We are committed to ensuring effective communication and full participation with patients, their relatives and carers.
The trust has a statutory and moral responsibility to patients and the public to ensure that the services we provide are equally and easily accessible to all sections of the communities we serve. We recognise that patients, relatives and carers with a day-to-day understanding and use of English may have difficulty with complex medical language and the written word when discussing complex medical conditions and giving informed consent for procedures.
To this end, the trust offers an interpreting service, with a dedicated administrative team overseeing the running of the service. We use carefully screened and qualified interpreters, who offer a strictly confidential service in a wide range of languages. There are three main types of interpreting provided by the trust:
- Telephone interpreting
- Face-to-face interpreting
- Sign language interpreting
Booking an interpreter
If you are attending the hospital for the first time, your GP will notify the hospital of your need for communication support and this will then be arranged by hospital staff. The majority of patients will be provided with telephone interpreters, while face to face interpreters can be booked if there is a specific need for it.
Communication support can also be provided for follow up appointments. Telephone interpreters do not need to be pre-booked, so when attending your appointment, please inform reception staff at the clinic that you require interpreting services. There may be times when a face-to-face interpreter is required but this will be identified and booked by hospital staff.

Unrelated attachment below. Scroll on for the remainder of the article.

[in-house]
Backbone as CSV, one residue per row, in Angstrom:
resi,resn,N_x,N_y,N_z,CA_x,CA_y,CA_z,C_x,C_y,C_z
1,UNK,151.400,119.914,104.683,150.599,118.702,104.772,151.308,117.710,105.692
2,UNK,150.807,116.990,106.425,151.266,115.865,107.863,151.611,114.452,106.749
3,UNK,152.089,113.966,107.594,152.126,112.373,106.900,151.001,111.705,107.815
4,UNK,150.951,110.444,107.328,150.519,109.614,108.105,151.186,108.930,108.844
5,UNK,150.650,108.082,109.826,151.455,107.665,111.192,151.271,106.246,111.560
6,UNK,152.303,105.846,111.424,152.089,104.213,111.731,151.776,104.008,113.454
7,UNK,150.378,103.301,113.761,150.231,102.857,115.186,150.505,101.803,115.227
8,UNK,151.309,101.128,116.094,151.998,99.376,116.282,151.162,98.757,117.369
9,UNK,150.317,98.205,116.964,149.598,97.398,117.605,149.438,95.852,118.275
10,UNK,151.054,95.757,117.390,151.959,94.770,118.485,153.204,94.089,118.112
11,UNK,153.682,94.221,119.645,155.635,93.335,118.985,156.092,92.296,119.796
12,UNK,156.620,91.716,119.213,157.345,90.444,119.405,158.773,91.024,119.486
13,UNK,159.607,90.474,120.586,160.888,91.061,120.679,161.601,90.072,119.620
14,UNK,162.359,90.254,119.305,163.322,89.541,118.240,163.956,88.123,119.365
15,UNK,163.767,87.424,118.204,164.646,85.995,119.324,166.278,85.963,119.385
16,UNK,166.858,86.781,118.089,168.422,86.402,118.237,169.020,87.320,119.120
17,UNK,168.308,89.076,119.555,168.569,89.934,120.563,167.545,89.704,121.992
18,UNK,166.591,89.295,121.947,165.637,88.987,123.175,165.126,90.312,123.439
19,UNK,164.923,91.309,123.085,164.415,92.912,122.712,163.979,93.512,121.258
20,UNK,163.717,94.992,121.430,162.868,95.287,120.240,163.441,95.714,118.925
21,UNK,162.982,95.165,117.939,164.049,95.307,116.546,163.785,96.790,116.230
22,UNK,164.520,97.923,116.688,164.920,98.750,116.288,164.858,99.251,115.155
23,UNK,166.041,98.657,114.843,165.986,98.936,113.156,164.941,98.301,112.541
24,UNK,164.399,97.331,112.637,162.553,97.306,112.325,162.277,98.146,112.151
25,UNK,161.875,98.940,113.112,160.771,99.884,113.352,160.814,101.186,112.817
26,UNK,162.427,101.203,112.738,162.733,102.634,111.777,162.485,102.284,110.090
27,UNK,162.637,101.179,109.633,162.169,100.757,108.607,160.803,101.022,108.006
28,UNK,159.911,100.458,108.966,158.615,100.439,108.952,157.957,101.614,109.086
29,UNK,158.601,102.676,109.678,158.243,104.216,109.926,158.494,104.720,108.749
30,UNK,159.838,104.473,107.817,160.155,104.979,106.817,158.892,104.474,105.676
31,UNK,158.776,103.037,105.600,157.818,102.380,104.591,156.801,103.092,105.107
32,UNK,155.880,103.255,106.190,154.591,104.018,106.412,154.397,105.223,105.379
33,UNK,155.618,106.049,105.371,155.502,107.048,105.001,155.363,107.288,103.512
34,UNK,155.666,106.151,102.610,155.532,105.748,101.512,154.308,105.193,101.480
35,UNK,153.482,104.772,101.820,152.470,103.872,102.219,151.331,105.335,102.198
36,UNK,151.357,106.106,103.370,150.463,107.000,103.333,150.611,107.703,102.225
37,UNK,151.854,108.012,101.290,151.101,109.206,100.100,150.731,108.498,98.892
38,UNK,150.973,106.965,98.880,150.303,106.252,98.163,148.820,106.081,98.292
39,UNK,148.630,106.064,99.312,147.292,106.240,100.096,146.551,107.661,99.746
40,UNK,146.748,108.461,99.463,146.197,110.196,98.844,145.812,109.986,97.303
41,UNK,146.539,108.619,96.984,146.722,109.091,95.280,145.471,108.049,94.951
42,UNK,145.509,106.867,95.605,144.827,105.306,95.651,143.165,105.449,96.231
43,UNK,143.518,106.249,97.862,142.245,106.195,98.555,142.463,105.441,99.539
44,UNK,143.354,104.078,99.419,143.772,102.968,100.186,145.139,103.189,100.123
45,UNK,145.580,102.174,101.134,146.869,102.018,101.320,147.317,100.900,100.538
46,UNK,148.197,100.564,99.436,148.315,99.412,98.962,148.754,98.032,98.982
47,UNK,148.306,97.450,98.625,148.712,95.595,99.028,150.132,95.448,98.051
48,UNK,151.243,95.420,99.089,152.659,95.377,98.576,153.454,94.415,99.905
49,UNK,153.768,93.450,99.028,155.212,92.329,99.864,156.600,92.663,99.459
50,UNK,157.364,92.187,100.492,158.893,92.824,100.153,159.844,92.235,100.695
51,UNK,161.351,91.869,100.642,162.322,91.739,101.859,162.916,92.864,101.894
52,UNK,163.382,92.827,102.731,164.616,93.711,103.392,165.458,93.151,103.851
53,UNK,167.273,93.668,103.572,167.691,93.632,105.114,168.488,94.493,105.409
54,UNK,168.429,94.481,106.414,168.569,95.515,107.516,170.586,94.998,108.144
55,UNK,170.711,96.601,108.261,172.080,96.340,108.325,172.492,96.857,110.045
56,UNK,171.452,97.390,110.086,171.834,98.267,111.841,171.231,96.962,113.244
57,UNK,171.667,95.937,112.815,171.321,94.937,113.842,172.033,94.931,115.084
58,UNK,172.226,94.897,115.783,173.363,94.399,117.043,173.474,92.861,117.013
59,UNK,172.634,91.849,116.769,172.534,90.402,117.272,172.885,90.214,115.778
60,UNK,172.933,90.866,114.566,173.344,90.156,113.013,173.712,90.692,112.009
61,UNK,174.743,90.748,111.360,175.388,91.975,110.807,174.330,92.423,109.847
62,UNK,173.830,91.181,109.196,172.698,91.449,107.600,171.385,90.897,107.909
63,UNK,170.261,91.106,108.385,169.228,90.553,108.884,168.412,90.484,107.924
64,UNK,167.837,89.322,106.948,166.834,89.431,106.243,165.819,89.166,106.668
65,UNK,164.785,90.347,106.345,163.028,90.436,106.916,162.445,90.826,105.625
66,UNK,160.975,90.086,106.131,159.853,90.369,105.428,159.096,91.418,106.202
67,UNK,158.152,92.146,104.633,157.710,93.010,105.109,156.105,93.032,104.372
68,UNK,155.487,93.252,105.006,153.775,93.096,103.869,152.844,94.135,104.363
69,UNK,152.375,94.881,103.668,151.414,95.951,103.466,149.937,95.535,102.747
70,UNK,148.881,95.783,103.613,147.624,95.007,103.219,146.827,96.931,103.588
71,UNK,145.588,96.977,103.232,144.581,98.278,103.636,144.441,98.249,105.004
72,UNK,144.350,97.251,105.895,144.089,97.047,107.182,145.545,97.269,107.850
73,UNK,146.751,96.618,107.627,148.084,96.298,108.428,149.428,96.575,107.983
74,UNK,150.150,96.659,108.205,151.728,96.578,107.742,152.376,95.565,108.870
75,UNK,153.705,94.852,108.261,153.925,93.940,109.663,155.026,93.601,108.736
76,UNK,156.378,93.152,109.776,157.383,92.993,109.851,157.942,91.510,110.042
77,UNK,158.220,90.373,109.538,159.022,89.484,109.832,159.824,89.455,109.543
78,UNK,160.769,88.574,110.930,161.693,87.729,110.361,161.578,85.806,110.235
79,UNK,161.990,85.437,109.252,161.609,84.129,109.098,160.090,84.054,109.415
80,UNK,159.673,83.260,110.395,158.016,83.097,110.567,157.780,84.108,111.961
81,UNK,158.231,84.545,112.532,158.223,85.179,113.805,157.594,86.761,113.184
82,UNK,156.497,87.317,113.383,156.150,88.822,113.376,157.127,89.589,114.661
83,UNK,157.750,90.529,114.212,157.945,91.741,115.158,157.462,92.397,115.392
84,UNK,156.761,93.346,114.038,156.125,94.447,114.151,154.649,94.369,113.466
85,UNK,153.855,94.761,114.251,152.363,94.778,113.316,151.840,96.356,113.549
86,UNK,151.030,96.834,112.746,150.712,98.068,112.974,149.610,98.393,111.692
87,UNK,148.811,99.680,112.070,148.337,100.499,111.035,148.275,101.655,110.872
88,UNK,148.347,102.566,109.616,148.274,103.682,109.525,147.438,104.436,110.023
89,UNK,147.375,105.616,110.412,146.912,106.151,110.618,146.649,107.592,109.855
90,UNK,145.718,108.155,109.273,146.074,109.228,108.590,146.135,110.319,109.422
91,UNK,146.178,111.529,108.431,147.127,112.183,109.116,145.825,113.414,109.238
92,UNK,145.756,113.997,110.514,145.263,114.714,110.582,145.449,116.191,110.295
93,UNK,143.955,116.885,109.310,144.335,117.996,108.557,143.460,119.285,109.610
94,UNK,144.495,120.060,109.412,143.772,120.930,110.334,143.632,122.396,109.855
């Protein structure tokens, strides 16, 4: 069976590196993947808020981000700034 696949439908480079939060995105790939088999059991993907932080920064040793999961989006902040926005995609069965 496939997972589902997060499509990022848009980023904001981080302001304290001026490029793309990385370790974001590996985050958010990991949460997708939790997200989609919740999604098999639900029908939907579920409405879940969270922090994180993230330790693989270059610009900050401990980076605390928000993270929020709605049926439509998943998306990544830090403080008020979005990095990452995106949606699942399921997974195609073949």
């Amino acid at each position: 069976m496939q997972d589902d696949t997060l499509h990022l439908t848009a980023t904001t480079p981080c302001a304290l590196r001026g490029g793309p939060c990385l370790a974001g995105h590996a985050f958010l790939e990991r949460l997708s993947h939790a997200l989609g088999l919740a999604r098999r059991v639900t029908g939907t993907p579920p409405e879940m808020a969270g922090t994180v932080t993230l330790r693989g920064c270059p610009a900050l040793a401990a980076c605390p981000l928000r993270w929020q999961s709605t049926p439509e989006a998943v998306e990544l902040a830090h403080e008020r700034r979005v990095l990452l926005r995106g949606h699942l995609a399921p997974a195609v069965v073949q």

If you require face to face communication support for follow up appointments, please let reception staff know before leaving the clinic and they will arrange this for you.
British Sign Language (BSL) interpreters, lip speakers and touch sign interpreters are also available at the trust. Please note that BSL interpreters must be booked 10 working days in advance to ensure availability. We will always do our best to source a sign language interpreter, even if the notice period is less than 10 working days.
Use of family and friends for interpreting
The use of family, friends or unqualified interpreters is strongly discouraged and is not considered good practice. The use of family or friends to interpret information may compromise patient safety and confidentiality, and family or friends could be biased, selective or inaccurate in the information that they relay to the patient. Indeed, the error rate of untrained interpreters may make their use more high risk than having no interpreter at all.
However, patients do have the right to refuse an interpreter and have the right to invite a person of their own choosing to act as an interpreter on their behalf. If so, it will be explained to them that it would be in their best interest to use the service of a professional interpreter for clarity and understanding. If it is expressly desired by the patient that a family member or friend acts as interpreter, the patient’s informed consent to this must be sought in their own language and sought from them independently of the family member or friend. The offer of using a professional interpreter, and the patient’s choice not to do so, will be recorded in the patient’s medical records prior to the consultation taking place.
Use of children (under 16 years old) for interpreting
Children under the age of 16 will not be allowed to interpret for a friend or relative. If a patient brings a child to interpret for them it will not be facilitated and a professional interpreter will be offered instead. Even in the case of acute emergencies, staff should only ever use the accompanying child to elicit and communicate basic information e.g. what happened, what the patient’s name is etc.
Confirming a booking
If you wish to confirm that an interpreter has been booked, you should contact the clinic that you will be attending, as they will have facilitated the booking. To help them deal with your enquiry you should provide details of your hospital appointment, your communication requirements and your date of birth.
Alternatively, you can contact: